Despite being an “alchemy” exam, the exams themselves don’t always task you with synthesising items, either; they may also task you with gathering items out in the field (in which case you’ll need to determine both the best field areas in which to find them and the gathering triggers around those fields that tend to drop the target items in question) or defeating monsters.
Sometimes, of course, the game subverts your expectations to a certain degree; one noteworthy example comes partway through the game where you’re sent off to go and lay the smackdown on a party of monsters that has taken up residence uncomfortably close to the town, only to find that a certain travelling alchemist we, as the audience, are already familiar with has already taken care of matters.
Naturally not wishing to take credit for something they didn’t do — they’re decent people, after all — Lydie, Suelle and their rival/friend/big sister/ohohoho-ing princess Lucia admit that someone else took care of their objective, and that they wouldn’t mind doing something else instead. This whole sequence is yet another means through which the game demonstrates Lydie and Suelle are very much serious about what they’re doing; they want to succeed on their own merits, not by taking any shortcuts — even though both of them have lazy days when they don’t feel like studying!
And the rewards on offer are significant for them; the game’s opening sees the pair sucked into a “Mysterious Painting” in their father’s basement, which he usually keeps locked, and enraptured with the vision of a beautiful woman who appears to live within the painting. Unable to reach her, though, their father becomes uncharacteristically stern towards them when they mention the painting, and he prevents them from looking at it again.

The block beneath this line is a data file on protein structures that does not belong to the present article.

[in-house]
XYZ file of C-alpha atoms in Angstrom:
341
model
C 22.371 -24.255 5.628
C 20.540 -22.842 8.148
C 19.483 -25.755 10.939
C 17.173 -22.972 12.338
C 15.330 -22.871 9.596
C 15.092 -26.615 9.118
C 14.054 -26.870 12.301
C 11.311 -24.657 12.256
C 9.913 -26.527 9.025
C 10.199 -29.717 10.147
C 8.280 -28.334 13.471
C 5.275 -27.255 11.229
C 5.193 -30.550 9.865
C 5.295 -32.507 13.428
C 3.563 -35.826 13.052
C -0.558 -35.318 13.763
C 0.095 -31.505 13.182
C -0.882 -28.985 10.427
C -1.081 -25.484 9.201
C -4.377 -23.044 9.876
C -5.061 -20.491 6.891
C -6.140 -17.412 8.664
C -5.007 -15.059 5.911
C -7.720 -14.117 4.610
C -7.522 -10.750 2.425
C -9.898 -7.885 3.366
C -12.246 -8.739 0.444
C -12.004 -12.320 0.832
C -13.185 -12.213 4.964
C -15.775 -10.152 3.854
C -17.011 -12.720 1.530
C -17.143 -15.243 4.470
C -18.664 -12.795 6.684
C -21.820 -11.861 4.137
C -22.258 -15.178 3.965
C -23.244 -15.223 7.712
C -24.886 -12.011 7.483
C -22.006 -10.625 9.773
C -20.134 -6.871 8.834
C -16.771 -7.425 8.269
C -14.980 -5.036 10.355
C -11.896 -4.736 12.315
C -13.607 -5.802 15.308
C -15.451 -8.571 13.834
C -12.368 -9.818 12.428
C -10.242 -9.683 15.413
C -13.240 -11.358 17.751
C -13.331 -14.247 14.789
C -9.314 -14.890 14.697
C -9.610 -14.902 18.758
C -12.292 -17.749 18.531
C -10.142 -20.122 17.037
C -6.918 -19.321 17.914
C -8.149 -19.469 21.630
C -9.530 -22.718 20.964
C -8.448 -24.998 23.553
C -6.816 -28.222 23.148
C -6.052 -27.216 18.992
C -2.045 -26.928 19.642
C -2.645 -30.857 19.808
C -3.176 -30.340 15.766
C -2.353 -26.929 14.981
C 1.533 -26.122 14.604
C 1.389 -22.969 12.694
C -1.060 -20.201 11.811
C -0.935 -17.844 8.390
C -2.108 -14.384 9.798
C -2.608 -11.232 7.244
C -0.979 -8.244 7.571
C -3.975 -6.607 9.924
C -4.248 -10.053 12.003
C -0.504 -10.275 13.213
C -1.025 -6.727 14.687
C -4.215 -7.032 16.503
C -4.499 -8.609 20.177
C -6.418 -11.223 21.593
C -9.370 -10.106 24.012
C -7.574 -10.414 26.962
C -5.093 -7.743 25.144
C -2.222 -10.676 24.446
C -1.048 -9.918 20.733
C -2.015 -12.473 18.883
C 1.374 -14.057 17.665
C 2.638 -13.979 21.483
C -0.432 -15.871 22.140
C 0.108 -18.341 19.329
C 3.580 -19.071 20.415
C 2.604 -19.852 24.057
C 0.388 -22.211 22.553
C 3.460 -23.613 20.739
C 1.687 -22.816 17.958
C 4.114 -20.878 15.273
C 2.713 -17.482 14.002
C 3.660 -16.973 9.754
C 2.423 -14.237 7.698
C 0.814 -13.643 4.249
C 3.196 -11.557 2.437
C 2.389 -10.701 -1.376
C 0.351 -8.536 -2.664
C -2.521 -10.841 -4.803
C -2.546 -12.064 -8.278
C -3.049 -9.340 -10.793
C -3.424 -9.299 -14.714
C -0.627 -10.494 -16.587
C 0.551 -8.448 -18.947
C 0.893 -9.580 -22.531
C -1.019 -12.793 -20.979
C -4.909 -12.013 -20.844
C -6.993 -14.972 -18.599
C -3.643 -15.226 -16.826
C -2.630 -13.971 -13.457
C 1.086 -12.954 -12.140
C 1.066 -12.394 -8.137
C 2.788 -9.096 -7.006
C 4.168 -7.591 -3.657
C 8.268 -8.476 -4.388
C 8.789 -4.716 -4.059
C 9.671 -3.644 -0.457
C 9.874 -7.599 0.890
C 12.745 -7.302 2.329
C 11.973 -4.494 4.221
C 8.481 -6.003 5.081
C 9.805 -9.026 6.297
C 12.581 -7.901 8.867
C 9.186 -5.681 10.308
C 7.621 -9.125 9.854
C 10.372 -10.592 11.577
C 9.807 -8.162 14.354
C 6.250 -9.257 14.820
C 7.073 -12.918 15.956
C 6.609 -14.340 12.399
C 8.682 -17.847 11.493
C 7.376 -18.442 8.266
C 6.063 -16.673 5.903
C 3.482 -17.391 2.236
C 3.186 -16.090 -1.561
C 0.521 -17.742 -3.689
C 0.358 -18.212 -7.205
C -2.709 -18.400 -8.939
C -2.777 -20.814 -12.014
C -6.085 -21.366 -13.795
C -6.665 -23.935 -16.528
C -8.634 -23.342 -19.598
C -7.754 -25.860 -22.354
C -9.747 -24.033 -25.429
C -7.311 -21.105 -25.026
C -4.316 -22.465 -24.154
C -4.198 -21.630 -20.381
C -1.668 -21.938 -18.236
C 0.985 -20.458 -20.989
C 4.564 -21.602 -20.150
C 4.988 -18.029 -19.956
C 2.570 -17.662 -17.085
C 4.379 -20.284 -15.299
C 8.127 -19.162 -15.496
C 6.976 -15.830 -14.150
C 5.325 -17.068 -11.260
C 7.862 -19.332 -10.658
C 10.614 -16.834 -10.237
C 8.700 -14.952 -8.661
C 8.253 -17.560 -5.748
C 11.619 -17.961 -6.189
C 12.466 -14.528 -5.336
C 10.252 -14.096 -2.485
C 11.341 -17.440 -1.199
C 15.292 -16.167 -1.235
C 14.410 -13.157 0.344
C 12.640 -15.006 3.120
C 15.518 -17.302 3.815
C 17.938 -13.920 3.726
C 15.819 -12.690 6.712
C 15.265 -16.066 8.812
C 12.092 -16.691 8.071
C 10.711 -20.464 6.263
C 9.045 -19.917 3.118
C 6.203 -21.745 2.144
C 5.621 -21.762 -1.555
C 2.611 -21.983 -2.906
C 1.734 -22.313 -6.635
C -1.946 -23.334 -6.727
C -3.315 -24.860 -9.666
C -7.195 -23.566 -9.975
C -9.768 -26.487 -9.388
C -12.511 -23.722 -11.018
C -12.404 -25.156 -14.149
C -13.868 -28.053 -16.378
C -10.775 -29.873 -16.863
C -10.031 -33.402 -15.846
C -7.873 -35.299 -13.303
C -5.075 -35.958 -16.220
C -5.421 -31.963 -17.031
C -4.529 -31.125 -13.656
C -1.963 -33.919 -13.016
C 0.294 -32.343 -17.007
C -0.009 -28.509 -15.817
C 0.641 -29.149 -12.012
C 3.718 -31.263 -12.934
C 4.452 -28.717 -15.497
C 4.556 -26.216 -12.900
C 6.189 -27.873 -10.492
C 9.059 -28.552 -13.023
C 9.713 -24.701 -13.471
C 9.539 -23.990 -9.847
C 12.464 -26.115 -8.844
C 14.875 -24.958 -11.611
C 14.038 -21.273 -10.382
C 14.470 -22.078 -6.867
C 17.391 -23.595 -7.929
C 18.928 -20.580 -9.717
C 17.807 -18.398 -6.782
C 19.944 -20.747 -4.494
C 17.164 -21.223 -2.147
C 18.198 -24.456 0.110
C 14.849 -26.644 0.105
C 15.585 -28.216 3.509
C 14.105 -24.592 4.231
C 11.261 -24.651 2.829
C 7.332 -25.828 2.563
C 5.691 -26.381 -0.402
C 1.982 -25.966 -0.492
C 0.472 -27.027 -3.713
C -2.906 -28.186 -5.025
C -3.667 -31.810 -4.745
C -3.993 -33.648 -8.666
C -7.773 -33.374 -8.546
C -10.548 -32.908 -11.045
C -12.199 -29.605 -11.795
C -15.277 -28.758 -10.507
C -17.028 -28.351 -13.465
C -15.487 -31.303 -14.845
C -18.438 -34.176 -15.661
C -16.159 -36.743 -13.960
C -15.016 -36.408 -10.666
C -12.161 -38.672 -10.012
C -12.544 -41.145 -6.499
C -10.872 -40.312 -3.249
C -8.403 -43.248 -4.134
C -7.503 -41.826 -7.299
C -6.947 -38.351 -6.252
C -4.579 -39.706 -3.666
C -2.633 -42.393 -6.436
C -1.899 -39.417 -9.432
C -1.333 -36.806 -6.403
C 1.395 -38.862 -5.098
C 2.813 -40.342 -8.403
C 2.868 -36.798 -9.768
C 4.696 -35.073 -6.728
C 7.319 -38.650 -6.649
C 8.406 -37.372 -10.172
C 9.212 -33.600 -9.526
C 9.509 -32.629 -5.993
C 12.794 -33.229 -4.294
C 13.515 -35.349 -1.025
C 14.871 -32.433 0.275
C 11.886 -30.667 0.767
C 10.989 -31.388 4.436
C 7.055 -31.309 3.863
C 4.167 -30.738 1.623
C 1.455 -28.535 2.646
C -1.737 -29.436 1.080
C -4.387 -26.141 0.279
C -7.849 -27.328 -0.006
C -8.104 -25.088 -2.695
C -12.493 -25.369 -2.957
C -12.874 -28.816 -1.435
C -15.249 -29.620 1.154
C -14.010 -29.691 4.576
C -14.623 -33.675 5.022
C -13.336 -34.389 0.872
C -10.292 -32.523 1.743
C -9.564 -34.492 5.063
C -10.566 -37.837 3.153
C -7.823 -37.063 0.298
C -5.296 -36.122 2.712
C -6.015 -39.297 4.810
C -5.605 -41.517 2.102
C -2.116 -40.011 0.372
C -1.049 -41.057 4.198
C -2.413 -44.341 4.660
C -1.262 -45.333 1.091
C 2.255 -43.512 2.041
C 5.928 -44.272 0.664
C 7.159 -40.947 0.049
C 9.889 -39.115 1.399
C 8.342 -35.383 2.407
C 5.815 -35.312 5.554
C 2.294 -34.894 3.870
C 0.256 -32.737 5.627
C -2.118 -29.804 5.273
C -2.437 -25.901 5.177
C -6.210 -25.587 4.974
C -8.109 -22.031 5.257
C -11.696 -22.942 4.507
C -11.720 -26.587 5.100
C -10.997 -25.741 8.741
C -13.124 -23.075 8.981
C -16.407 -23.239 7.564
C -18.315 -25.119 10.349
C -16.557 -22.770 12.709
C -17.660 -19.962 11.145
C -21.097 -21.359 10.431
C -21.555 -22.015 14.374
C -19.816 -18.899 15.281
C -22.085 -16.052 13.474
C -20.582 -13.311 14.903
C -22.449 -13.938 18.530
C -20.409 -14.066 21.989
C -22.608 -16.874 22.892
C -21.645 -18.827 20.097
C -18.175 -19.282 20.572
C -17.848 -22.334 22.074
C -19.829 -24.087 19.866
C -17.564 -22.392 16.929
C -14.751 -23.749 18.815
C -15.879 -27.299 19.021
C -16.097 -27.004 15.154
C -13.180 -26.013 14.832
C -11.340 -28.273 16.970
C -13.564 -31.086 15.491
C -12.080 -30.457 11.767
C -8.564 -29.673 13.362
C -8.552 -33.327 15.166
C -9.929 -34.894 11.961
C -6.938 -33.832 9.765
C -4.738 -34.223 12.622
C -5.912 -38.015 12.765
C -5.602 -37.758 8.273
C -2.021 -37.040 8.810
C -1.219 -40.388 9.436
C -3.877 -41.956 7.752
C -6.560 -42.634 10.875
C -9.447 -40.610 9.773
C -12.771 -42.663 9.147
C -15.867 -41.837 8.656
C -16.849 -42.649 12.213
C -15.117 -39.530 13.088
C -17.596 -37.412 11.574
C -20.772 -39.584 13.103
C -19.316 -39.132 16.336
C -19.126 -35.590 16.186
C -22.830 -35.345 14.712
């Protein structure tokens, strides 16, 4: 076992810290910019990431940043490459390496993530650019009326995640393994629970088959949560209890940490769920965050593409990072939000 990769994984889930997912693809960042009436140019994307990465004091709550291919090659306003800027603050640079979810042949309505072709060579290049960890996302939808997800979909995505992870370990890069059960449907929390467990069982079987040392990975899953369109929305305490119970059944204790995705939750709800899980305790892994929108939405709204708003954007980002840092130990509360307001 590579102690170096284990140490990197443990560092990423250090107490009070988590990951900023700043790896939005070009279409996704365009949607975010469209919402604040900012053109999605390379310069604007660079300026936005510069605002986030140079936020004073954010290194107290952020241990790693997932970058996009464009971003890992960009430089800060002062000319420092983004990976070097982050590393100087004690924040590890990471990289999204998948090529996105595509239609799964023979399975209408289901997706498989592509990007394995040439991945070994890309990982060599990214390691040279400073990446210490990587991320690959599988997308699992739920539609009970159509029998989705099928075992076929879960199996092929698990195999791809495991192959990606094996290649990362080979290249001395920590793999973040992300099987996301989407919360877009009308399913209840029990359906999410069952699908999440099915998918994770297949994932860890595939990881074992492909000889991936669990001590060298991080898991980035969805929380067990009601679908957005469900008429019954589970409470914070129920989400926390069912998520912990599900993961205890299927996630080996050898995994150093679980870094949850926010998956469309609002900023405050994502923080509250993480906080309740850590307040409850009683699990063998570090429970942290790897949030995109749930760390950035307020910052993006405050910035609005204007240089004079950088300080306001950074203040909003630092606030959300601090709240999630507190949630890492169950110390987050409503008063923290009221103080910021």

As such, the twins are filled with curiosity as to the truth behind Mysterious Paintings, and that’s where the third part of each chapter comes in. It just so happens that the Kingdom of Adalet has been collecting and restoring Mysterious Paintings — which, as should be abundantly clear at this point, are alchemical paintings with “worlds” inside them — and were looking for some brave souls to go and investigate them. You know what happens next.
The Mysterious Painting part of each chapter tends to be the most “narrative-centric” part of the game, since each Mysterious Painting is effectively a dungeon with mostly linear progression and something to accomplish at the other end. This is rarely as simple as “beat a boss”, however; in the first, Halloween-themed Mysterious Painting the twins explore, for example, they read a sign which claims they have been cursed, and that they must proceed through a spooky forest to a graveyard in order to have said curse lifted.
Not everything is as it seems in Mysterious Paintings, though — they are Mysterious, after all — and there are plenty of surprises in store for the twins as their journeys continue.
So that’s the basic gist of how the game as a whole works; everything else builds on that. And thus from here, we’ll take a closer look at the specific mechanical systems that Atelier Lydie & Suelle uses — and, of course, their similarities and differences with that which has come before.
In the meantime, I’ve got a big order for Healing Pads with a 5,000 Coll reward on the line, and they ain’t gonna make themselves…